In the confirmation hearings concerning Louis Brandeis before the United States Senate almost a century ago — hearings evaluating whether Brandeis was fit to be a Justice of the United States Supreme Court — Brandeis was challenged concerning his professional ethics as a lawyer. It was charged that he had involved himself in conflicts of interest, trying to assist conflicting parties in working out intense differences. When asked who he represented, he responded that he was "lawyer for the situation."
I don’t think Brandeis meant this "situation."
Most lawyers are, by nature, problem solvers. Besides victory at trial, there are few occurrences as professionally satisfying as helping two warring parties set aside their differences and reach an agreement. Outside the arena of the courtroom — where lawyers are required to take up arms on behalf of one and only one side — there are many opportunities for lawyers to make such an agreement happen.
The role of peacemaker is often too enticing to pass up because it appears to be good, moral, ethical work in the highest traditions of the profession, helping people avoid the trauma, delay, and expense of litigation. There appears to be little potential downside, and a lot of potential upside.
But consider this case:
After two mornings of skewering, the Boston lawyer who wrote the disputed marital property agreement at the core of the bitter Frank and Jamie McCourt divorce battle got to explain himself and try to rehabilitate his image.
Larry Silverstein, the lawyer who changed the wording in three signed copies of the agreements without consulting the McCourts, testified Wednesday afternoon how he came to make and then fix what he says was an innocent mistake.
Silverstein explained that he simply botched his words in a draft he wrote late one night or early morning in 2004, when he listed Frank McCourt’s sole property as "exclusive" of the Dodgers.
Later, the attorney changed "exclusive" to "inclusive," meaning the Dodgers were not joint property of the now-estranged couple.
"Sometimes I garble the language," the beleaguered attorney said under friendly questioning by Victoria Cook, one of Frank’s attorneys. "I was trying to write it as the exclusive pool of assets."
Or this one:
Schaerr, who earned his undergraduate degree from BYU, began handling regulatory and legislative matters for the school in 2001 as a partner at Sidley Austin, according to the decision. In 2005, Pfizer hired Sidley Austin for the dispute with Pfizer and its predecessors. Sidley Austin obtained a waiver from the school to pursue the Pfizer matter. Later that year, Schaerr left Sidley Austin for Winston & Strawn, which also obtained an "advance patent waiver" from BYU for any clients that might be adverse to the school. Winston & Strawn was not working on the Pfizer case at the time. Schaerr was never formally attached to the dispute between BYU and Pfizer.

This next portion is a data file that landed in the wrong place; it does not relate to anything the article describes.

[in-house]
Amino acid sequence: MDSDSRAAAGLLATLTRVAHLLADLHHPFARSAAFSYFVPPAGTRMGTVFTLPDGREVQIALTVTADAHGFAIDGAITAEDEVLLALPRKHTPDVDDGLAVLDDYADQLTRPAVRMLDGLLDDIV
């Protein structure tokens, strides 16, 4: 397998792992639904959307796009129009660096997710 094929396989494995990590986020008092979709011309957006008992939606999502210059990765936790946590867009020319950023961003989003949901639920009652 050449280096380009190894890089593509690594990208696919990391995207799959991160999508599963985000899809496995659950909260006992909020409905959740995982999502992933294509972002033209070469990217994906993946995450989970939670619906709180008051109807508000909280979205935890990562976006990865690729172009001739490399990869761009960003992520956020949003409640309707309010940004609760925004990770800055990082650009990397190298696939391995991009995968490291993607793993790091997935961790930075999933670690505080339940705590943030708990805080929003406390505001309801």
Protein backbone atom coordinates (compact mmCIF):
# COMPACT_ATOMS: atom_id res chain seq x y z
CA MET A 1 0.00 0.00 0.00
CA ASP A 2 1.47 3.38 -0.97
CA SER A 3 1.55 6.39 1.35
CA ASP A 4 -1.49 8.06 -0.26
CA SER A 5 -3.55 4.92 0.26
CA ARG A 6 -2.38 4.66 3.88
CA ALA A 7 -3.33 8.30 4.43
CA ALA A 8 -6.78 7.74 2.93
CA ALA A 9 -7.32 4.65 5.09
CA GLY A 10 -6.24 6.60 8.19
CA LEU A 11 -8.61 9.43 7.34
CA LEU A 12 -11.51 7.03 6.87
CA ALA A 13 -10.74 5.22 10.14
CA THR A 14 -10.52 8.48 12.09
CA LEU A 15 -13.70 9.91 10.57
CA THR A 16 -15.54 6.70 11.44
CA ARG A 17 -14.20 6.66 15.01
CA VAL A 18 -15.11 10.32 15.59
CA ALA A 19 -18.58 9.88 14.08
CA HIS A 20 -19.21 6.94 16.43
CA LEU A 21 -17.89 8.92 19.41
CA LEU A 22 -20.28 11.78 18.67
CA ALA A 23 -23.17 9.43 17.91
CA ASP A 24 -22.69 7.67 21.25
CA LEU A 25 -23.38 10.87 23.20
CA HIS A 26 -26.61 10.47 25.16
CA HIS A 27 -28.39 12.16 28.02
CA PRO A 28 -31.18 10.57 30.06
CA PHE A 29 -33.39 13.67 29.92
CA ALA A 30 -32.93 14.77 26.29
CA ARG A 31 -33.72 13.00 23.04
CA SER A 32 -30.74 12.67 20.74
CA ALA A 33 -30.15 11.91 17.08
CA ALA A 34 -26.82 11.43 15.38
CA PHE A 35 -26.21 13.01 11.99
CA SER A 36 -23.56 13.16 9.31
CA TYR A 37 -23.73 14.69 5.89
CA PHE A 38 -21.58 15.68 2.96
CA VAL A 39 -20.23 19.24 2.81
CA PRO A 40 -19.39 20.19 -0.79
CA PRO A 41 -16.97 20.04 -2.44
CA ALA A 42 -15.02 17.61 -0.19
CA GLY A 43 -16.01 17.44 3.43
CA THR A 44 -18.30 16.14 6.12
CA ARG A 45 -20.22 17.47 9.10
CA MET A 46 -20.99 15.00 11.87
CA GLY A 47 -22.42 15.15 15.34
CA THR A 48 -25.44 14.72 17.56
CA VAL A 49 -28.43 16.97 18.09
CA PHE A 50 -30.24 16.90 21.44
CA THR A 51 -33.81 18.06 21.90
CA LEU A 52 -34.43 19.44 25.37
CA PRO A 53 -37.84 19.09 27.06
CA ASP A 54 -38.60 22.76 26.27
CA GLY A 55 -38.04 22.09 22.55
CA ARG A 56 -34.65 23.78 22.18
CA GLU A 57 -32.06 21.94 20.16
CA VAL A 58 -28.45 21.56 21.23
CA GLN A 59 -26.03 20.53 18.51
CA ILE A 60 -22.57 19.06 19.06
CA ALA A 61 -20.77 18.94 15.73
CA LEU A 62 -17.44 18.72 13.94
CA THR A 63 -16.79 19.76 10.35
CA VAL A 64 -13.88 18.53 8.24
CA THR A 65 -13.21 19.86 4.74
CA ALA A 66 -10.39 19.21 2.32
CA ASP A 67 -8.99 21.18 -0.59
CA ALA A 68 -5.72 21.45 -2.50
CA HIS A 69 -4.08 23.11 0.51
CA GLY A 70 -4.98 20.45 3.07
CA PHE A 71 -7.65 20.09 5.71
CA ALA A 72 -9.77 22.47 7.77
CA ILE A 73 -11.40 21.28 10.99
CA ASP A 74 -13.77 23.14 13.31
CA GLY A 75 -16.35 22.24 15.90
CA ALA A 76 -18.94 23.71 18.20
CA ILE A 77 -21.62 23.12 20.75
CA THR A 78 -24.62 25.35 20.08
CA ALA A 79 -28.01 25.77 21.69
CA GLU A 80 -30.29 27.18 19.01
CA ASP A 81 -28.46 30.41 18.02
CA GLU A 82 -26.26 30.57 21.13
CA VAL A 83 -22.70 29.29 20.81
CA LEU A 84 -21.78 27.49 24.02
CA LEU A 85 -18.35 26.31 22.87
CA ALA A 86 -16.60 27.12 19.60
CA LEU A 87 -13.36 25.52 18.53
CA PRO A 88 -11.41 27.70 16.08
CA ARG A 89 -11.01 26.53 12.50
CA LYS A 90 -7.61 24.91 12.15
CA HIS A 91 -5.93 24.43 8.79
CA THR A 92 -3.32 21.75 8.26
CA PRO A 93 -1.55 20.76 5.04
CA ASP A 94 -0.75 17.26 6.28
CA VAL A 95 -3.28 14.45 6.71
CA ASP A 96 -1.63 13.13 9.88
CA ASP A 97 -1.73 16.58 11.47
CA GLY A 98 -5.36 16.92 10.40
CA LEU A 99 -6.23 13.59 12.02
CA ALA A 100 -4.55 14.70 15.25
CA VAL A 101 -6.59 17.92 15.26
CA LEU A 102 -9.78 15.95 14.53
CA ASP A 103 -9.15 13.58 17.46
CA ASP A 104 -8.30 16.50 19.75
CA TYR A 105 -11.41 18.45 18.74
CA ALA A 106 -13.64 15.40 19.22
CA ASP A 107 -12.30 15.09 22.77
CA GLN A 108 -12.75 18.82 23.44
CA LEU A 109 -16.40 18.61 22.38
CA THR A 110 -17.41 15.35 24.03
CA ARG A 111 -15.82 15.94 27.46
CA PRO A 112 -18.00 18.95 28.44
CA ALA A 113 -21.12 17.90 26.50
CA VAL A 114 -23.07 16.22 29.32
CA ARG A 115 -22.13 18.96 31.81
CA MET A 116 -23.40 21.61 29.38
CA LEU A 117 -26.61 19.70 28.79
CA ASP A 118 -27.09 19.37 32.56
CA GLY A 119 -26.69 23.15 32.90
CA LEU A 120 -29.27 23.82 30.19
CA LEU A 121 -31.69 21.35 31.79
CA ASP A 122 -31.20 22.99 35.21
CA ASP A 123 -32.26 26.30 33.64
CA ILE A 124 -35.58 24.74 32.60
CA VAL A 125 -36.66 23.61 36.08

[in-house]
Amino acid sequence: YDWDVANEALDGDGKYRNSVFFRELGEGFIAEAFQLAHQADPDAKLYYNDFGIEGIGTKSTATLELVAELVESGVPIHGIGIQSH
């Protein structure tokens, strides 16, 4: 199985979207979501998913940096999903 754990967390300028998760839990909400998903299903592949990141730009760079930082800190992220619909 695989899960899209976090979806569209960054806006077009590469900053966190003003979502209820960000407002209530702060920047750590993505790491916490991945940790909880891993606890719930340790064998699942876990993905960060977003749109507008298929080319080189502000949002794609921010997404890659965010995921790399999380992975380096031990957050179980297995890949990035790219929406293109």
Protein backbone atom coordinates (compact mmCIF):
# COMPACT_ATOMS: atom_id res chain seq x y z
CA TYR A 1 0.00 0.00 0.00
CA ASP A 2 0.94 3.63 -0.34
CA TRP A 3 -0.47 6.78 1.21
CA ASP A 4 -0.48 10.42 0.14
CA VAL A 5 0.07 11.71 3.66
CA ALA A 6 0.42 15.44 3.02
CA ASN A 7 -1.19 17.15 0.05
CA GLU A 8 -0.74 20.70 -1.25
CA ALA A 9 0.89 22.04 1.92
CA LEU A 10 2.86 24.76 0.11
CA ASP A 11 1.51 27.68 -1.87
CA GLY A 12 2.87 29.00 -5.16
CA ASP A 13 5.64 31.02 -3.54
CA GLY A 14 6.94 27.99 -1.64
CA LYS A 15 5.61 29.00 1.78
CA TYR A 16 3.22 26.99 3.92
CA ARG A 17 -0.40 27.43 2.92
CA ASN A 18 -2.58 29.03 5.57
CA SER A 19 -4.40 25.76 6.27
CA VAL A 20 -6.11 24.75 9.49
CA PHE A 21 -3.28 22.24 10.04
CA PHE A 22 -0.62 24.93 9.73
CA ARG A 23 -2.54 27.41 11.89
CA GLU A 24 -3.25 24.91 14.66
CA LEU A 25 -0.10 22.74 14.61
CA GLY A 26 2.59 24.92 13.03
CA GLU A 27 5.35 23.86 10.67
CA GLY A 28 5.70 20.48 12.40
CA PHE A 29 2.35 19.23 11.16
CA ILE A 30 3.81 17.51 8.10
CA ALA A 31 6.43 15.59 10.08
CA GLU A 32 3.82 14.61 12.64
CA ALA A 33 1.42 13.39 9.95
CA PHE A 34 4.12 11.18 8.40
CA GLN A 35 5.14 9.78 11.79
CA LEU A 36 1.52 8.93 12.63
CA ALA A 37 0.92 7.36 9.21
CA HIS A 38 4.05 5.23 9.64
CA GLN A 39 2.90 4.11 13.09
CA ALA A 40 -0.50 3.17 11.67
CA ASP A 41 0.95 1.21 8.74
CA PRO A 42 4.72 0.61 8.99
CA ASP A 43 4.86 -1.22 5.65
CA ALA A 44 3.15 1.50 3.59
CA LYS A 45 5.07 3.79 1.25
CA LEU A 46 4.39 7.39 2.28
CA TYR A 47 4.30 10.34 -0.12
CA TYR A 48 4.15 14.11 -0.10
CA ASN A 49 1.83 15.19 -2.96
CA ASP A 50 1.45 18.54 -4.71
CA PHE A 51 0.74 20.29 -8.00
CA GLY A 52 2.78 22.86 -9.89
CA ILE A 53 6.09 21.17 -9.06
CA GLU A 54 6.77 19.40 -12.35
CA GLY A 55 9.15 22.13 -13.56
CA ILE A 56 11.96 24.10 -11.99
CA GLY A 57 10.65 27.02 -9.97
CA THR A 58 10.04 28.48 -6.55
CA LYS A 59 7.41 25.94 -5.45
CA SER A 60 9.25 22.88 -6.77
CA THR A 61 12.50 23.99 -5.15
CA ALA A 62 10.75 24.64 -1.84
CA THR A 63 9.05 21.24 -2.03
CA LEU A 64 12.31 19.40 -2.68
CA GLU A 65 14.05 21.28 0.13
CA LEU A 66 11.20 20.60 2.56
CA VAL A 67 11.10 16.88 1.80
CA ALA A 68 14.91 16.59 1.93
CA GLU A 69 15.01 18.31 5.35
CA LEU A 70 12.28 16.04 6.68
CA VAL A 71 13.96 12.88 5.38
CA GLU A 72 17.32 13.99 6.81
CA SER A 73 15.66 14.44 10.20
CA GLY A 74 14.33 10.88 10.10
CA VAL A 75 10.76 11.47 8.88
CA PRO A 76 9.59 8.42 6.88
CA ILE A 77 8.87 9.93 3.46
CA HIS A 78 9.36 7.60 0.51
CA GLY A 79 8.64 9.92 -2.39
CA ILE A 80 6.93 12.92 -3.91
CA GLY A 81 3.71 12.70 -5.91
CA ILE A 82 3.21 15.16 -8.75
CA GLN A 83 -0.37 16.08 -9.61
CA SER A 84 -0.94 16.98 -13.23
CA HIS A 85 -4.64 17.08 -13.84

It is unclear when Schaerr, who declined to comment for this story, learned that Winston & Strawn was representing Pfizer in the BYU litigation. …
In January 2010, Schaerr informed BYU general counsel Michael Orme during a telephone conversation of Winston & Strawn’s involvement in the Pfizer case. The substance of that conversation and correspondence between the two men that followed were of particular concern to the magistrate judge.
According to Wells’ decision, during the call, Schaerr offered to help broker a settlement between BYU and Pfizer by acting as a "go between" to bring the parties to the table. Schaerr, the judge wrote, asked Orme to divulge the specific dollar amount that the parties had discussed when mediation broke down in 2006. He also said during the call that Winston & Strawn would not play the same "discovery games" with Pfizer that Sidley Austin had played. (Orme did not return telephone calls seeking comment.)
Whatever the ethical questions of "the lawyer for the situation," it happens every day. The divorce lawyer guiding a splitting couple in the midst of a bitter divorce. A non-litigator attorney performing shuttle diplomacy between two clients on the verge of litigation.
It’s quite possible that the attorneys in both cases were, in fact, acting in nothing but good faith. It’s possible that they intended only the best for their clients, to try to reach a meeting-of-the-minds, to resolve the differences amicably.
And it left both attorneys in seriously hot water. Silverstein has had his work chewed up and thrown in his face, in court and in the papers. Schaerr just got his firm disqualified from representing one of the world’s largest companies in a massive case.
Maybe Louis Brandeis got away with it. Maybe Prof. Hazard is right that the rules permit such "lawyers for the situation" in more situations than generally acknowledged.
But if you can avoid being the "lawyer for the situation," do so.